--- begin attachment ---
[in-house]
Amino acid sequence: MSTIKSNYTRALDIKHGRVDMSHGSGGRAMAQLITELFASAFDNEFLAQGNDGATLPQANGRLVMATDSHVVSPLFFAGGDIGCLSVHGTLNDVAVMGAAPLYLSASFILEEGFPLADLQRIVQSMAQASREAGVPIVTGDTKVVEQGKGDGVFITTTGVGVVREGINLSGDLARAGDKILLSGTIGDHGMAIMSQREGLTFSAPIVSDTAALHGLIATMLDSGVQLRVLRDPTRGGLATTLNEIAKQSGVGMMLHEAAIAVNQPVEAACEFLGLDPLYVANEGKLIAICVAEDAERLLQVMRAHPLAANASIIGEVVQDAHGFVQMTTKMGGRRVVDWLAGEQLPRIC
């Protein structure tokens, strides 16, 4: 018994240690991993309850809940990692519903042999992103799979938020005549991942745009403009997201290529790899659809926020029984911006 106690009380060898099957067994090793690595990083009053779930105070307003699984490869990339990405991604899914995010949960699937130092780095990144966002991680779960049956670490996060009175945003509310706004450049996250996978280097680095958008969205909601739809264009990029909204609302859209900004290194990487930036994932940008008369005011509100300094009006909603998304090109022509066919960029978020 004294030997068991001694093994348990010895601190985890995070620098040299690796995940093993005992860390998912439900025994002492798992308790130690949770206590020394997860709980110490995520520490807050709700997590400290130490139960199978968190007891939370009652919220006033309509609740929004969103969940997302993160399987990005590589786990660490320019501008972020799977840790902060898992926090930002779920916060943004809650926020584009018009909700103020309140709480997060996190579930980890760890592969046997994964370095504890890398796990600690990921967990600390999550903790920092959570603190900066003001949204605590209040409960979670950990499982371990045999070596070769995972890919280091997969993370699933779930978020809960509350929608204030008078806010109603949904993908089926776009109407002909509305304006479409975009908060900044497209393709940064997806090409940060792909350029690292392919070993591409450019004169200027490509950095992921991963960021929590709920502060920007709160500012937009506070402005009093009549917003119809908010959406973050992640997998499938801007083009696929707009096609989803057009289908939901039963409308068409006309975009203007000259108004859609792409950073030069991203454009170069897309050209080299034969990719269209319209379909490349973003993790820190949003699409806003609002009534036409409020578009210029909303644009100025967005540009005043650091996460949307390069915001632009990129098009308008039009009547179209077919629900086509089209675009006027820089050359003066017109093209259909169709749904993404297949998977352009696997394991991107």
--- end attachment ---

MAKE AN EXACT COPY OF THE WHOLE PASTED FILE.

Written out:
[in-house]
Amino acid sequence: MSTIKSNYTRALDIKHGRVDMSHGSGGRAMAQLITELFASAFDNEFLAQGNDGATLPQANGRLVMATDSHVVSPLFFAGGDIGCLSVHGTLNDVAVMGAAPLYLSASFILEEGFPLADLQRIVQSMAQASREAGVPIVTGDTKVVEQGKGDGVFITTTGVGVVREGINLSGDLARAGDKILLSGTIGDHGMAIMSQREGLTFSAPIVSDTAALHGLIATMLDSGVQLRVLRDPTRGGLATTLNEIAKQSGVGMMLHEAAIAVNQPVEAACEFLGLDPLYVANEGKLIAICVAEDAERLLQVMRAHPLAANASIIGEVVQDAHGFVQMTTKMGGRRVVDWLAGEQLPRIC
């Protein structure tokens, strides 16, 4: 018994240690991993309850809940990692519903042999992103799979938020005549991942745009403009997201290529790899659809926020029984911006 106690009380060898099957067994090793690595990083009053779930105070307003699984490869990339990405991604899914995010949960699937130092780095990144966002991680779960049956670490996060009175945003509310706004450049996250996978280097680095958008969205909601739809264009990029909204609302859209900004290194990487930036994932940008008369005011509100300094009006909603998304090109022509066919960029978020 004294030997068991001694093994348990010895601190985890995070620098040299690796995940093993005992860390998912439900025994002492798992308790130690949770206590020394997860709980110490995520520490807050709700997590400290130490139960199978968190007891939370009652919220006033309509609740929004969103969940997302993160399987990005590589786990660490320019501008972020799977840790902060898992926090930002779920916060943004809650926020584009018009909700103020309140709480997060996190579930980890760890592969046997994964370095504890890398796990600690990921967990600390999550903790920092959570603190900066003001949204605590209040409960979670950990499982371990045999070596070769995972890919280091997969993370699933779930978020809960509350929608204030008078806010109603949904993908089926776009109407002909509305304006479409975009908060900044497209393709940064997806090409940060792909350029690292392919070993591409450019004169200027490509950095992921991963960021929590709920502060920007709160500012937009506070402005009093009549917003119809908010959406973050992640997998499938801007083009696929707009096609989803057009289908939901039963409308068409006309975009203007000259108004859609792409950073030069991203454009170069897309050209080299034969990719269209319209379909490349973003993790820190949003699409806003609002009534036409409020578009210029909303644009100025967005540009005043650091996460949307390069915001632009990129098009308008039009009547179209077919629900086509089209675009006027820089050359003066017109093209259909169709749904993404297949998977352009696997394991991107």